A colleague told me,
I want to get off my sleep meds because I don’t want to be dependent on anything.
Dependence. Lazy, pass-the-buck, unimaginative, immoral, chemical abuser. Maybe even doctor-shopper depending on who is speaking. When someone says it, before we talk about medication use, biology, etc… we need to know what is behind that word. Working with the tip of an iceberg of prejudice might sink us before navigating much treatment. Even physicians after 25+ years of education and more of medical practice, find it hard to shed these cultural prejudices about psychotropics (medications used in psychiatry). What does the word dependence mean to you?
To psychiatrists, substance dependence means that the body has become accustomed to something. We don’t get as much physical or emotional boost we used to using a substance, such as to nicotine, alcohol, illicit drugs, or prescription medications. We now need more to get the same effect we would have gotten before with less amount. It includes physical and emotional cravings – like sweating, shaking and yearning. A lot of time is spent to do whatever it takes to get it. Can’t cut back. Keep doing it even though spilling into personal and professional space. Keep using even though aware body and mind are worse for it.
Was this a description of my “dependent” colleague?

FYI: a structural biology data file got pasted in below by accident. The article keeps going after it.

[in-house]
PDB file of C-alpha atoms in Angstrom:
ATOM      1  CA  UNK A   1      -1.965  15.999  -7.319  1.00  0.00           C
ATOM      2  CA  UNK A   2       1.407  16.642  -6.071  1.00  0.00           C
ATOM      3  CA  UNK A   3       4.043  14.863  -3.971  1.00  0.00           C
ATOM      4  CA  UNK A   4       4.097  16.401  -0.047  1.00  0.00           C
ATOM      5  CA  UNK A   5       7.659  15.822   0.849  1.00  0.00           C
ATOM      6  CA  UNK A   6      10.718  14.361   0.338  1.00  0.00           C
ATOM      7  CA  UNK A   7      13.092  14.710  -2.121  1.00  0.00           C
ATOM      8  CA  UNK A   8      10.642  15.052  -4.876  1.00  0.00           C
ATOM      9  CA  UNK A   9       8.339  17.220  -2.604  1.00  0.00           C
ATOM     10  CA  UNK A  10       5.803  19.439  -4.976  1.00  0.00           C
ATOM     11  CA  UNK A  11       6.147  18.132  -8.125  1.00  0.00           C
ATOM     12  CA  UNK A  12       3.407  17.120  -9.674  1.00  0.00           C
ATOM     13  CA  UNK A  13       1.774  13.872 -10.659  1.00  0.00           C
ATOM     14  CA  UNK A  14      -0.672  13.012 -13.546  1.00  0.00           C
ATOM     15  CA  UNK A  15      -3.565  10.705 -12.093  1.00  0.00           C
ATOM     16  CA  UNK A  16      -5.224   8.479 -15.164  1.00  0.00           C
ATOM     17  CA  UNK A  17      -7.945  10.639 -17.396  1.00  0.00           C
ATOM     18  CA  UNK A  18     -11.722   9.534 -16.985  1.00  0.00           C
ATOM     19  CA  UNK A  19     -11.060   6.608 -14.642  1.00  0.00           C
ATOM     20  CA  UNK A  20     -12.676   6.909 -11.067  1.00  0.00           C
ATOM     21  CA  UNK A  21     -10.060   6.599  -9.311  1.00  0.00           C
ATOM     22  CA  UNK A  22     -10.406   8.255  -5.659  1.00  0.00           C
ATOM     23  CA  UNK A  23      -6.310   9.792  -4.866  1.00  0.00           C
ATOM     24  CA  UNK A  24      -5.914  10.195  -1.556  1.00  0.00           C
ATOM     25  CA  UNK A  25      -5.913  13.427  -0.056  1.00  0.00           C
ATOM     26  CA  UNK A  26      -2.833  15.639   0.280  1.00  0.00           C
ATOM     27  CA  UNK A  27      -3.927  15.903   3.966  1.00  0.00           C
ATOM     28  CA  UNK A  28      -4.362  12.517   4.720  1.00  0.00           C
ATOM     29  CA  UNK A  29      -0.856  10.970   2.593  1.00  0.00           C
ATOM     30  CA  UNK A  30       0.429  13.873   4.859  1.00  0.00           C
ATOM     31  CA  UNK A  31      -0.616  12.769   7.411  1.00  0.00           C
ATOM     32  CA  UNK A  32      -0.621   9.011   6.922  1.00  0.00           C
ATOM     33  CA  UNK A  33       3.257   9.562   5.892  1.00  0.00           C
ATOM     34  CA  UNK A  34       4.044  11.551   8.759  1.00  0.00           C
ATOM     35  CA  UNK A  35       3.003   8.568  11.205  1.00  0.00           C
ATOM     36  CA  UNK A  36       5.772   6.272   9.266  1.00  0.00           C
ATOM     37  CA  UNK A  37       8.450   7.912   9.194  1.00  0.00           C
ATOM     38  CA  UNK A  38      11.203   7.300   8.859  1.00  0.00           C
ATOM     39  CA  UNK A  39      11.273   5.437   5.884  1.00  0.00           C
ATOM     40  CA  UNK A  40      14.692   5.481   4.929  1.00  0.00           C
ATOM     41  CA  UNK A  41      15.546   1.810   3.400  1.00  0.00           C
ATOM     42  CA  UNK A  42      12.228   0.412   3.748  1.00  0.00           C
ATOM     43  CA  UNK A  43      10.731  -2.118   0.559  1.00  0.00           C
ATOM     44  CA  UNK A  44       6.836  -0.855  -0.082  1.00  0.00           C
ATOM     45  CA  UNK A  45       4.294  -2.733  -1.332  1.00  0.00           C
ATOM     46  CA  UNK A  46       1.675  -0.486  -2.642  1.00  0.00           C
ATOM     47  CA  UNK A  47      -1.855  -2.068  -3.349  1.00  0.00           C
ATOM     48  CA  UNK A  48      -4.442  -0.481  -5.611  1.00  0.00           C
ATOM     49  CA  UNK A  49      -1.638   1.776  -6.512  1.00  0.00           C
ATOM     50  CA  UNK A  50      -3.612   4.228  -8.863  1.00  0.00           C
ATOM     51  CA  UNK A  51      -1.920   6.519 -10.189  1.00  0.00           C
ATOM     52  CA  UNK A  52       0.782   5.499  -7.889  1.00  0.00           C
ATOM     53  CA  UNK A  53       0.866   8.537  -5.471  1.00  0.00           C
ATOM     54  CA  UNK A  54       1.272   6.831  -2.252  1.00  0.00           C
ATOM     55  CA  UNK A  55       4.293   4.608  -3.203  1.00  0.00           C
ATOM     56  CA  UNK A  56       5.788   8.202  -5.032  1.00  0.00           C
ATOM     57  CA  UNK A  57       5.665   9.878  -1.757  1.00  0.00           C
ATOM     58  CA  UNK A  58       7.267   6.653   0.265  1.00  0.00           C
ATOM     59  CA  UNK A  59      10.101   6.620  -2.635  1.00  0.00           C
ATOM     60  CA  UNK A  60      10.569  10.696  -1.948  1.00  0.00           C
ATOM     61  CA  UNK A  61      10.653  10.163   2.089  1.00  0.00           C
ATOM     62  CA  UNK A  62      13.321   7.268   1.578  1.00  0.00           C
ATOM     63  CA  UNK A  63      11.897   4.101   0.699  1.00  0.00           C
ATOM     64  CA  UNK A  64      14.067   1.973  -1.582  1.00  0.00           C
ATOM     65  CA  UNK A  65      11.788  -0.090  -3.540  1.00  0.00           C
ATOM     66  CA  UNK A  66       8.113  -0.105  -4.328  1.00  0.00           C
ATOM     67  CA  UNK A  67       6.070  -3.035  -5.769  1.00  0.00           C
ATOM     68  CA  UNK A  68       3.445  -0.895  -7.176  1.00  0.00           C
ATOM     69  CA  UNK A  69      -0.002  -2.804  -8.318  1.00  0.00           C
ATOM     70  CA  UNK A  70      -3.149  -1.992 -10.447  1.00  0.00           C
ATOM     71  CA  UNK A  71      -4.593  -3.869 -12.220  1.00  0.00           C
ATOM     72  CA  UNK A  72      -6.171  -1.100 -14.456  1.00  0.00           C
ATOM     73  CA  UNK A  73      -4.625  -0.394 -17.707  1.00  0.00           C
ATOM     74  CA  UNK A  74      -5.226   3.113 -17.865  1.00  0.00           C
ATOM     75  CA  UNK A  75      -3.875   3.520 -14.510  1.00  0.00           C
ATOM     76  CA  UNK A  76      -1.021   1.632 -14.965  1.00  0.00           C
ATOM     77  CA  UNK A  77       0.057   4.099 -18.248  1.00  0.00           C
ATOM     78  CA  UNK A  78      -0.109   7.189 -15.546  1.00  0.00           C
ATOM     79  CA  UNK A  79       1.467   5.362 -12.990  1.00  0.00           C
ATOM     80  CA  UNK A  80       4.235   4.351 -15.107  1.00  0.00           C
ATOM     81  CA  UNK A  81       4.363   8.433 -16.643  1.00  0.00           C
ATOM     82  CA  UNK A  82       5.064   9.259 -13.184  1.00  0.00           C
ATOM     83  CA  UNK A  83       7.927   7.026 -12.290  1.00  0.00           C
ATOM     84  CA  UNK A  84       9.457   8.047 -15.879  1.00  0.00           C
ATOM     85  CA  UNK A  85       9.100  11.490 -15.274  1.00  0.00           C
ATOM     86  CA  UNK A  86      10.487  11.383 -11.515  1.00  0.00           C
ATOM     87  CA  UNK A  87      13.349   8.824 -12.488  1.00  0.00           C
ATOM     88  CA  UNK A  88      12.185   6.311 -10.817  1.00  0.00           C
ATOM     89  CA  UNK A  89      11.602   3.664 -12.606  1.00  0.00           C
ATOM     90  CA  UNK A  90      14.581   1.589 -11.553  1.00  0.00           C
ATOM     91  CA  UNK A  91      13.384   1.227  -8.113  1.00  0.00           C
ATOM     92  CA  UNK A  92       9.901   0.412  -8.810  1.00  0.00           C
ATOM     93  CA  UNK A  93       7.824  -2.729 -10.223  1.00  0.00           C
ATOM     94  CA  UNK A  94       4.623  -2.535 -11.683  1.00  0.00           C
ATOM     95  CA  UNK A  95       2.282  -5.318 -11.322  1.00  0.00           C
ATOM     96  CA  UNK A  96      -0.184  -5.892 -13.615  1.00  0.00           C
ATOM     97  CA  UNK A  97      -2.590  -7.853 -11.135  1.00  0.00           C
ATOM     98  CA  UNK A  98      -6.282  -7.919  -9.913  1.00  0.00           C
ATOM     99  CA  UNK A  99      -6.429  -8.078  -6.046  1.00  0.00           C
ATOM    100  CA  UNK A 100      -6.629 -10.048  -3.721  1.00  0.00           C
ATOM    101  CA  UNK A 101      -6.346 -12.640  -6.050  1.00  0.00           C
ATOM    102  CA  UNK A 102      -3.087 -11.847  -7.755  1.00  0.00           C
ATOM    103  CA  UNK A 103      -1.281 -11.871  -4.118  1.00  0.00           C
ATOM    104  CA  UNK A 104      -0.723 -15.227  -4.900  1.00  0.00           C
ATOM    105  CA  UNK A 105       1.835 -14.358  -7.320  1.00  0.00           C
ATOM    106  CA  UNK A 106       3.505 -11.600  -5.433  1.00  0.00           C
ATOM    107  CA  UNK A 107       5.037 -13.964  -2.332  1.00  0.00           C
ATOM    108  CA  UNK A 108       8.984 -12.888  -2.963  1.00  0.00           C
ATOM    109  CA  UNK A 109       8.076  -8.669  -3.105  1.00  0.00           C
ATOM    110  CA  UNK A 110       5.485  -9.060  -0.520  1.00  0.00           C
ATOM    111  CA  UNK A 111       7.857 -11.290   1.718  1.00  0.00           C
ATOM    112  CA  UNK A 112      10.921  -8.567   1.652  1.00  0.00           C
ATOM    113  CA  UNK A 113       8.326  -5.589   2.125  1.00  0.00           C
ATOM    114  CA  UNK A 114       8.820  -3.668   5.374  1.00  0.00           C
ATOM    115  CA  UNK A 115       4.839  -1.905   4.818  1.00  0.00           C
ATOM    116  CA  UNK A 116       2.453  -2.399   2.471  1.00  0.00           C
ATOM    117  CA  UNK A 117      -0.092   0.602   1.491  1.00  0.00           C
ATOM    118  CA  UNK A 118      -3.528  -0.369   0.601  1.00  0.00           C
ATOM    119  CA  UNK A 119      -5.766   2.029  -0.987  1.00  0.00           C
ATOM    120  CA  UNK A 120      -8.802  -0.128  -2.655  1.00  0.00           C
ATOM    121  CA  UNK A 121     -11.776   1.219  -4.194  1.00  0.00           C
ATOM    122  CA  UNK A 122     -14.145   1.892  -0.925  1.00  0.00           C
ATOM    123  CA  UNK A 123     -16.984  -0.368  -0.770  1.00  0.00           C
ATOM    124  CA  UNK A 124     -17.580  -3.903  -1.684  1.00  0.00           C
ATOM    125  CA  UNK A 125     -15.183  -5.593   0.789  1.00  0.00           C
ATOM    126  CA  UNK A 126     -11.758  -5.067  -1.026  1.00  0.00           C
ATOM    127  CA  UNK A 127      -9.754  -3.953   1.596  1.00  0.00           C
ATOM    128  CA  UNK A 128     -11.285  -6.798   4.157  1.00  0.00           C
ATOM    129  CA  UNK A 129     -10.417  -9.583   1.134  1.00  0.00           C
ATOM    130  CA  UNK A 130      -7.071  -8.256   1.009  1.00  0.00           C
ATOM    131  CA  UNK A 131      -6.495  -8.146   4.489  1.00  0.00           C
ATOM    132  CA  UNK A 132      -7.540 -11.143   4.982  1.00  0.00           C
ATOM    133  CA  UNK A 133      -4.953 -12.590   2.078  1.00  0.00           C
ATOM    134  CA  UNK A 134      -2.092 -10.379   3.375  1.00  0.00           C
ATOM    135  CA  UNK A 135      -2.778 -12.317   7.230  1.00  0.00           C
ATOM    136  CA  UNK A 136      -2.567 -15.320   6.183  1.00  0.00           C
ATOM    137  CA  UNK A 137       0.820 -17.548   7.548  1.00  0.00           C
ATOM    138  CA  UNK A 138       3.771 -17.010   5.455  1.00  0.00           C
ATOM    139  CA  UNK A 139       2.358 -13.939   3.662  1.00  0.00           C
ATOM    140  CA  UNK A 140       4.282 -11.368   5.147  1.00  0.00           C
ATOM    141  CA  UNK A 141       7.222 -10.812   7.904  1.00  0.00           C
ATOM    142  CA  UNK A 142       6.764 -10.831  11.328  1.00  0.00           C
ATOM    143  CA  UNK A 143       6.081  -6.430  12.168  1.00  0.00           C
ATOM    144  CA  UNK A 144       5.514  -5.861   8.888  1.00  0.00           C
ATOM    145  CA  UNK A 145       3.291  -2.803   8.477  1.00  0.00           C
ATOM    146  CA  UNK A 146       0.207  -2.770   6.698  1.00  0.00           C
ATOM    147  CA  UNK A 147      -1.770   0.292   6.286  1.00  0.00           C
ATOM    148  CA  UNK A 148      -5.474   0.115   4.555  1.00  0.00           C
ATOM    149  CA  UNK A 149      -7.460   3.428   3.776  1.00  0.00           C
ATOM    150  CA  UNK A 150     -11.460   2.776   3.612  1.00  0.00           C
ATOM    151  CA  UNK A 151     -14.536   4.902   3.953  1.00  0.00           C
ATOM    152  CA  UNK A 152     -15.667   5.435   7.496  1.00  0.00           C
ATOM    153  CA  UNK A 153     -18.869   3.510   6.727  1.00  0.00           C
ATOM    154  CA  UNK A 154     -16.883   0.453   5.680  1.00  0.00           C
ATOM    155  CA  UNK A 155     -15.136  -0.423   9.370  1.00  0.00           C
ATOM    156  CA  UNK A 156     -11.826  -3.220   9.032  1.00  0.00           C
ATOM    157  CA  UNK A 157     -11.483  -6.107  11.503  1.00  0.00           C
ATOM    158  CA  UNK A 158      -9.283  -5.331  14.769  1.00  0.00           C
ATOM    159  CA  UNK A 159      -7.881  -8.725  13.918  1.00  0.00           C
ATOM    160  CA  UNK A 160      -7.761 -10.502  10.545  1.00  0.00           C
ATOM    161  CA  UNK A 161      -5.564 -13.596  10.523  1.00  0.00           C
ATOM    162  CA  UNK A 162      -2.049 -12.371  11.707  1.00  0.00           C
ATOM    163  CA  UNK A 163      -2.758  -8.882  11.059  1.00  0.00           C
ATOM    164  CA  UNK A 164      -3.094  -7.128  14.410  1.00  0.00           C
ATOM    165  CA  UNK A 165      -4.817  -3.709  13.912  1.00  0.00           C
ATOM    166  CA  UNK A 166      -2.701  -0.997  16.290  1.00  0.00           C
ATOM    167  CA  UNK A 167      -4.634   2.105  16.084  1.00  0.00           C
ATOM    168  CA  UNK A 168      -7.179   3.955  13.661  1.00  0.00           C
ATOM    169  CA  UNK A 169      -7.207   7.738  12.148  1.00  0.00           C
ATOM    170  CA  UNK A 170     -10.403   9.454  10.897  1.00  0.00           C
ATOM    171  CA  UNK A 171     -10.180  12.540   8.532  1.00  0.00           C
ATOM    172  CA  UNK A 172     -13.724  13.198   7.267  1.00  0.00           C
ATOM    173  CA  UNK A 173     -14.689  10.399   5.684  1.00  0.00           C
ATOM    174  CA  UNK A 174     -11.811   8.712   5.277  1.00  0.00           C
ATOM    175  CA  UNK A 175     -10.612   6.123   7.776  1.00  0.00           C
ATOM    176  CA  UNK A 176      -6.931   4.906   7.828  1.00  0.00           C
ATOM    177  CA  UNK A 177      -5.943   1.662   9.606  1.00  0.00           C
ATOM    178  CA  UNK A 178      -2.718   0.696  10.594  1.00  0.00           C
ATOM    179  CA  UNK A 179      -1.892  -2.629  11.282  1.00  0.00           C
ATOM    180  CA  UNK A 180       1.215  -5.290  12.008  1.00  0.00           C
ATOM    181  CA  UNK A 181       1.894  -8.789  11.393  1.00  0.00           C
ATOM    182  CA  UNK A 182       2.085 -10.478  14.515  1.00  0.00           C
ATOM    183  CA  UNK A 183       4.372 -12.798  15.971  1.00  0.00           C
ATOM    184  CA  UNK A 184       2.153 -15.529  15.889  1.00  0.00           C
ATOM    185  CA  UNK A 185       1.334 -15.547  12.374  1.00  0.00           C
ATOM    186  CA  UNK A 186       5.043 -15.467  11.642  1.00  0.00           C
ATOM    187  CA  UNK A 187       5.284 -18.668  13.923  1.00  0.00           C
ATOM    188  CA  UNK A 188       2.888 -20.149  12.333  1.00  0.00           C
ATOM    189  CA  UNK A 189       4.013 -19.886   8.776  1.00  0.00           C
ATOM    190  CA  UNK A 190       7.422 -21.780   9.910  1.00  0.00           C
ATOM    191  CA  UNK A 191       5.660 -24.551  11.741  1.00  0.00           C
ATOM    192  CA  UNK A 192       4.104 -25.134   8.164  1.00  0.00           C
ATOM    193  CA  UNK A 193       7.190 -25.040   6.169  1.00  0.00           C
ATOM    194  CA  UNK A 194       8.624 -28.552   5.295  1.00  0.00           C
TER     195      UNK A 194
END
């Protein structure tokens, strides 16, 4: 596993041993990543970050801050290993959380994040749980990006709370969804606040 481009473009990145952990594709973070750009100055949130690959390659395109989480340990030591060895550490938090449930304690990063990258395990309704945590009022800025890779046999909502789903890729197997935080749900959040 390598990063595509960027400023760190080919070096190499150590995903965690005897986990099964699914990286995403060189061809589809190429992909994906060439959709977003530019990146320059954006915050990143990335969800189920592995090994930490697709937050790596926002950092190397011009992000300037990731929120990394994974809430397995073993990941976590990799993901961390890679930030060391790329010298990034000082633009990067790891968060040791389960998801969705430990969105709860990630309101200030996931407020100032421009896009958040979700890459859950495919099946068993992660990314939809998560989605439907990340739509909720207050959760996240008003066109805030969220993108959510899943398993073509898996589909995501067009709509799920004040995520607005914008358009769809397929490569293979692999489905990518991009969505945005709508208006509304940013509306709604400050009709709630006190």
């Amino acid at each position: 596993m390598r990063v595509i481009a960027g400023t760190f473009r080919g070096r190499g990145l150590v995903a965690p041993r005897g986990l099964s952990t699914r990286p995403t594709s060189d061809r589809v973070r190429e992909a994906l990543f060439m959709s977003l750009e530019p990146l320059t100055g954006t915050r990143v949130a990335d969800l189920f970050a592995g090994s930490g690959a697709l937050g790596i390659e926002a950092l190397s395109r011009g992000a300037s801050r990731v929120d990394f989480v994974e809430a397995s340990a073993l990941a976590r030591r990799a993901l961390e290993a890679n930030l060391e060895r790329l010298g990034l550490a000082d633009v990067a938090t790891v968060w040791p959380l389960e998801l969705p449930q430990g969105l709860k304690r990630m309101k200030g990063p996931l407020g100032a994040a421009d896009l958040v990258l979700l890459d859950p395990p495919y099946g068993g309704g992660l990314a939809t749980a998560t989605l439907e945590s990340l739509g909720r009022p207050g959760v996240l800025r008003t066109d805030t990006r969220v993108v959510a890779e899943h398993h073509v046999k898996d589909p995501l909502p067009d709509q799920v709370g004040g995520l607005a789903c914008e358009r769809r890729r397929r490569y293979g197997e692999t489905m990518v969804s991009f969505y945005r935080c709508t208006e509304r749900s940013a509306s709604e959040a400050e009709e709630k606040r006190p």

How about abuse? Substance abuse is when we do dangerous, mean, and/or irresponsible things when using. Was he hitting his wife when he was under the influence of a sleep medication? Was he taking sleep medications when he was at work because he liked how they made him feel? Driving with them? You get it.
This guy is no dummy. Yet he felt guilt and shame about appropriately using a medication for a medical reason.
I was seeing a woman for the first time in my clinic.
“Doctor is this medication going to make me addicted?”
We spoke about her fears. Turns out, she thought her medication would prejudice the world against her. Change her personality. Make her crave it if she ever wanted to stop. Steal from her geriatric mother and eventually, who knows? Panhandling? Now how am I supposed to work with that? How she ever got the courage to come and see me in the first place with all that on her back, must be pure grit.
So here’s the dirt. Some medications have no dependency risks. Some medications do. Some people abuse any medication they can get their hands on. There are rave parties where there is a kitty – a bowl full of whatever pills anyone in attendance donates to. They take them out randomly and swallow to get whatever surprise awaits them. Is one class of medication more often abused than another? Yes.
As a prescribing physician, I have sworn to not intentionally do any harm. As a patient, you contract with me to take your medications as prescribed and safely. We’re in this together. We will talk about any recommendations and you will hear the risks and benefits to treatment. You will decide. There is no conspiracy to turn Americans into bad citizens through psychotropics.
Self Care Tip #52 – Find out where your fear is coming from. Be a friend to yourself.
Question: What are your fears about psychotropics? Agree or disagree with this post?